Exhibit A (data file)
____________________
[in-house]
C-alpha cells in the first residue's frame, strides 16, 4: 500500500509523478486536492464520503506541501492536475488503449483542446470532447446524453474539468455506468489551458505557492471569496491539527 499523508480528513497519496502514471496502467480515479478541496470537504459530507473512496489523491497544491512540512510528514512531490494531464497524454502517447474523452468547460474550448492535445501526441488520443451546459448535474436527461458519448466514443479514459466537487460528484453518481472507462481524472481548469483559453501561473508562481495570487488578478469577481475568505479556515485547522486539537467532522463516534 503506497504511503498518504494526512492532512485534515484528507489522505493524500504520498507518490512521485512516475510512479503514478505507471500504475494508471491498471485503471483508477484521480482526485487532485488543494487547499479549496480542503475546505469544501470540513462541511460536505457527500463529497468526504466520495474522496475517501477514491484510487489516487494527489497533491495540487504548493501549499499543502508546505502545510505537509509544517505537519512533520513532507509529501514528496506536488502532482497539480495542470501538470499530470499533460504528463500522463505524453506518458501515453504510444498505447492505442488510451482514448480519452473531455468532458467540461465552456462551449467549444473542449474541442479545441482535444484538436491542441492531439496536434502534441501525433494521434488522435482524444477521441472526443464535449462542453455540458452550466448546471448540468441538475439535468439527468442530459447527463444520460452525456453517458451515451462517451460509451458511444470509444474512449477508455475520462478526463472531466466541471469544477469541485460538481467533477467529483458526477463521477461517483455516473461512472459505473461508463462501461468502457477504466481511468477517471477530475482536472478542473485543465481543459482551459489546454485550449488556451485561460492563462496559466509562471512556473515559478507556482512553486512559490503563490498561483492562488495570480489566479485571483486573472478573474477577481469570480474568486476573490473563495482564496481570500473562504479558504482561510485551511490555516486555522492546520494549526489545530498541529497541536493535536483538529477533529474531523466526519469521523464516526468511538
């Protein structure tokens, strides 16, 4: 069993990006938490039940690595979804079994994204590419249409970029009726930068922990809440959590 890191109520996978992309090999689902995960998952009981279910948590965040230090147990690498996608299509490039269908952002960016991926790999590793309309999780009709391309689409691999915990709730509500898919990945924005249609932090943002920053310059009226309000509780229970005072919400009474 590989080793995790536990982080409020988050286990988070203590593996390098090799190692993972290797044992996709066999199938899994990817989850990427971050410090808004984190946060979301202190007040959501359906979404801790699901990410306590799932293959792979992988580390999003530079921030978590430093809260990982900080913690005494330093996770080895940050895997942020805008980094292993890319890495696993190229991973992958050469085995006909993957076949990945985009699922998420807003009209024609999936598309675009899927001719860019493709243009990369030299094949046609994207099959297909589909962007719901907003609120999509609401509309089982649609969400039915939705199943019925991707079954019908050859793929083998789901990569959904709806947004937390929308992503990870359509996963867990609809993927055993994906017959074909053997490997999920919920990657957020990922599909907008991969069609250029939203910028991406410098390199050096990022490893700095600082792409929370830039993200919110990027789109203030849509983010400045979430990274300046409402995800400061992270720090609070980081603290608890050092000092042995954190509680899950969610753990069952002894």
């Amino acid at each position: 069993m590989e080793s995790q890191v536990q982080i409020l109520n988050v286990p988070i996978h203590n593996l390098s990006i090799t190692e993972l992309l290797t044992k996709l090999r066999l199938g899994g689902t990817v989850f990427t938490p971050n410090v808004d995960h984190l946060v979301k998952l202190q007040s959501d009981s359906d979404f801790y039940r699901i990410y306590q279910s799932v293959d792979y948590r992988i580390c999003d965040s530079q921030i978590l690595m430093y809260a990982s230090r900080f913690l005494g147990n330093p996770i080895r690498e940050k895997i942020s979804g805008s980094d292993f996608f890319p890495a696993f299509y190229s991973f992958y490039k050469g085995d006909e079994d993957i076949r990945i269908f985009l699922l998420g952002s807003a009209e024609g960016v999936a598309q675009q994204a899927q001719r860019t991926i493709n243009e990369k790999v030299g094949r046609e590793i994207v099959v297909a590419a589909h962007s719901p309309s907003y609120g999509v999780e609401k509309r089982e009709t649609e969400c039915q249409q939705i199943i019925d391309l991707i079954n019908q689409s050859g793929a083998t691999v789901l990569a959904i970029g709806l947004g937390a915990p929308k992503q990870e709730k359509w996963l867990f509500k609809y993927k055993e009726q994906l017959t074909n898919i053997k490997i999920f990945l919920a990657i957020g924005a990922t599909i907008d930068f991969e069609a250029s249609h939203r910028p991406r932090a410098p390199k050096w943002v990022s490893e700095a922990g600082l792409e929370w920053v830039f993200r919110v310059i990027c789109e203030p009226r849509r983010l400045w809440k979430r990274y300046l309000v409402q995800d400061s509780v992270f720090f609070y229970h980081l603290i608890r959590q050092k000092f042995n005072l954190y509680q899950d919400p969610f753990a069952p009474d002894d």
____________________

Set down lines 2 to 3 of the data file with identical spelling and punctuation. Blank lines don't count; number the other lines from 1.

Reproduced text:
C-alpha cells in the first residue's frame, strides 16, 4: 500500500509523478486536492464520503506541501492536475488503449483542446470532447446524453474539468455506468489551458505557492471569496491539527 499523508480528513497519496502514471496502467480515479478541496470537504459530507473512496489523491497544491512540512510528514512531490494531464497524454502517447474523452468547460474550448492535445501526441488520443451546459448535474436527461458519448466514443479514459466537487460528484453518481472507462481524472481548469483559453501561473508562481495570487488578478469577481475568505479556515485547522486539537467532522463516534 503506497504511503498518504494526512492532512485534515484528507489522505493524500504520498507518490512521485512516475510512479503514478505507471500504475494508471491498471485503471483508477484521480482526485487532485488543494487547499479549496480542503475546505469544501470540513462541511460536505457527500463529497468526504466520495474522496475517501477514491484510487489516487494527489497533491495540487504548493501549499499543502508546505502545510505537509509544517505537519512533520513532507509529501514528496506536488502532482497539480495542470501538470499530470499533460504528463500522463505524453506518458501515453504510444498505447492505442488510451482514448480519452473531455468532458467540461465552456462551449467549444473542449474541442479545441482535444484538436491542441492531439496536434502534441501525433494521434488522435482524444477521441472526443464535449462542453455540458452550466448546471448540468441538475439535468439527468442530459447527463444520460452525456453517458451515451462517451460509451458511444470509444474512449477508455475520462478526463472531466466541471469544477469541485460538481467533477467529483458526477463521477461517483455516473461512472459505473461508463462501461468502457477504466481511468477517471477530475482536472478542473485543465481543459482551459489546454485550449488556451485561460492563462496559466509562471512556473515559478507556482512553486512559490503563490498561483492562488495570480489566479485571483486573472478573474477577481469570480474568486476573490473563495482564496481570500473562504479558504482561510485551511490555516486555522492546520494549526489545530498541529497541536493535536483538529477533529474531523466526519469521523464516526468511538
């Protein structure tokens, strides 16, 4: 069993990006938490039940690595979804079994994204590419249409970029009726930068922990809440959590 890191109520996978992309090999689902995960998952009981279910948590965040230090147990690498996608299509490039269908952002960016991926790999590793309309999780009709391309689409691999915990709730509500898919990945924005249609932090943002920053310059009226309000509780229970005072919400009474 590989080793995790536990982080409020988050286990988070203590593996390098090799190692993972290797044992996709066999199938899994990817989850990427971050410090808004984190946060979301202190007040959501359906979404801790699901990410306590799932293959792979992988580390999003530079921030978590430093809260990982900080913690005494330093996770080895940050895997942020805008980094292993890319890495696993190229991973992958050469085995006909993957076949990945985009699922998420807003009209024609999936598309675009899927001719860019493709243009990369030299094949046609994207099959297909589909962007719901907003609120999509609401509309089982649609969400039915939705199943019925991707079954019908050859793929083998789901990569959904709806947004937390929308992503990870359509996963867990609809993927055993994906017959074909053997490997999920919920990657957020990922599909907008991969069609250029939203910028991406410098390199050096990022490893700095600082792409929370830039993200919110990027789109203030849509983010400045979430990274300046409402995800400061992270720090609070980081603290608890050092000092042995954190509680899950969610753990069952002894």